“Confirmed Judges, Confirmed Fears” is a blog series documenting the harmful impact of President Trump’s judges on Americans’ rights and liberties. Cases in the series can be found by issue and by judge at this link.
Trump Ninth Circuit judge Daniel Collins wrote a 2-1 decision reversing a district court and ruling that private school parents have a fundamental right to choose in-person instruction even during a pandemic, threatening to effectively exempt private schools from state COVID and other rules. The July 2021 decision was in Brach v Newsom.
In July, 2020, 15 parents and students, including ten in public school and five in private, filed a federal complaint that challenged California public health orders that suspended in -person instruction at schools due to the COVID-19 pandemic. In-person instruction had generally been prohibited for several months beginning in March, but before the end of July, the state authorized many schools to seek to reopen for in-person instruction, depending on health conditions in individual counties and the age of the students. The plaintiffs nevertheless contended that they had a right under the constitution to direct the education of their children so that all could attend school in person rather than online.
A federal district court granted summary judgment to the state in December, 2020, based on the recognized authority of governments to restrict school attendance and comparable activities because of the dangers of the pandemic. The plaintiffs appealed, even though the ability of schools to offer in-person instruction was continually growing. By the time of the Ninth Circuit’s decision in July, California rules no longer prevented any of the plaintiffs’ schools from offering in-person instruction and the state had issued guidelines for full in-person instruction for the coming school year.
Nevertheless, Trump judge Collins issued a 2-1 opinion that reversed the lower court order, but only for private schools. Collins agreed with the district court decision as applied to public school parents, stating that precedent did not support a “federal constitutional right” to have the state “provide an education in any particular manner.” With respect to private schools, however, Collins claimed that the COVID restrictions on in-person instruction violated parents’ “fundamental right” under the Constitution to “control their children’s education” and “choose their children’s educational forum.” According to Collins, the state’s restrictions appear to lack “narrow tailoring” and may not survive the “strict scrutiny” that Collins maintained was required. Collins thus reversed the district court’s order as it applied to private schools and parents and sent the case back down to consider that issue. This was despite the fact that California had announced that all schools could open for the next school year, because Collins concluded that the state did not meet its “heavy” burden of showing that there is “no reasonable expectation that the wrong will be repeated” in the future.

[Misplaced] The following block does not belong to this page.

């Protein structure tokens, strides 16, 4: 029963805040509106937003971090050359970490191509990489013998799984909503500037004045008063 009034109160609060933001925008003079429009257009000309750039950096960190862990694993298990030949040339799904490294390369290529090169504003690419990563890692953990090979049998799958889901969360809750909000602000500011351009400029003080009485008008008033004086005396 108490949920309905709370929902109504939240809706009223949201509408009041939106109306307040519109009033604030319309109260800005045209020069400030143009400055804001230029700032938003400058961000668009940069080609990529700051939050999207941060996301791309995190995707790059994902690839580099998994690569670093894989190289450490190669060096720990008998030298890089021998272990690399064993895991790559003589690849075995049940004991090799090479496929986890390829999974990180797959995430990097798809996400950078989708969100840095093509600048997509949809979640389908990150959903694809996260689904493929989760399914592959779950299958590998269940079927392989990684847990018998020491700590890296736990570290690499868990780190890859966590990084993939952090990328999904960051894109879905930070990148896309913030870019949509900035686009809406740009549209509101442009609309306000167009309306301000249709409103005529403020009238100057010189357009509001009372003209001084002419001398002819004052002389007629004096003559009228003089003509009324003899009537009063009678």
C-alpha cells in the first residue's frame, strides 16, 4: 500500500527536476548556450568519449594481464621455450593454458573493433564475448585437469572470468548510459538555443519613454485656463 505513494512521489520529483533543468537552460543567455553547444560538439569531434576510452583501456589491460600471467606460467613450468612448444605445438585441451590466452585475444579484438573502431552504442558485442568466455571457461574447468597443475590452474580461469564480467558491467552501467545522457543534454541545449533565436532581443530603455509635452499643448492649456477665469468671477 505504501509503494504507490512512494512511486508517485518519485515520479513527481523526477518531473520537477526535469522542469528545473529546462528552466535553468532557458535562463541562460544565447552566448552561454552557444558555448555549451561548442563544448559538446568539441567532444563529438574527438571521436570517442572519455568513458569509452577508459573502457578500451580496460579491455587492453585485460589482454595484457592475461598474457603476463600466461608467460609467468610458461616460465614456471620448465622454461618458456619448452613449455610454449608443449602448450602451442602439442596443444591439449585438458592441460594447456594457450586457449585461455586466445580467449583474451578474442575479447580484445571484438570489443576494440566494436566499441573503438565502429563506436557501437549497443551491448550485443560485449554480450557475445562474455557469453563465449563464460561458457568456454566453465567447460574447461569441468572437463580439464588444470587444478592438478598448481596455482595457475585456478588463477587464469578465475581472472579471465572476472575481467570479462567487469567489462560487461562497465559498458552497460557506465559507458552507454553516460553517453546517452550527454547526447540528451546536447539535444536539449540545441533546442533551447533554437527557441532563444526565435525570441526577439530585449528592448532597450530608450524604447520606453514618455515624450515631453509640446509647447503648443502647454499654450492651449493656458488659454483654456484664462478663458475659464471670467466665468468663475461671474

Judge Andrew Hurwitz strongly dissented. Initially, he explained that the case should have been dismissed as moot because the “record is compelling” that there was no “reasonable expectation” that in-person instruction would be suspended again, even if COVID case rates rise significantly. Much more disturbing, Hurwitz wrote, was Collins’ ruling about the rights of private vs public schools and their parents, which “casts aside governing law, reimagining the scope of Supreme Court precedent.”
More specifically, Hurwitz went on, the majority’s analysis “rests on out-of-context quotations” from Supreme Court decisions primarily in the 1920s concerning parents’ right to send their children to private school. As the Supreme Court explained in the 1970s, although such earlier cases recognized that right in general, parents “have no constitutional right to provide their children with private school education unfettered by reasonable government regulation.” That is exactly what California was doing here, Hurwitz continued, and there is no constitutional right of parents to “choose a specific mode of education” such as in-person vs virtual education during a pandemic. Under the majority’s view, Hurwitz suggested, private schools could be exempt from “a host of ‘reasonable’ regulations” that apply to public schools. This could include safety requirements, civil rights protections, and more.
The future of this particular case remains unclear, since the full Ninth Circuit may decide to review it and the district court may uphold the state’s rules even under the improper standard set by Trump judge Collins. The issue of private school exemptions from reasonable government regulation may well come up in the future, and particularly with several existing vacancies on the Ninth Circuit, the case illustrates the importance of promptly confirming fair-minded Biden nominees who can counterbalance the disturbing views of Trump judges like Collins.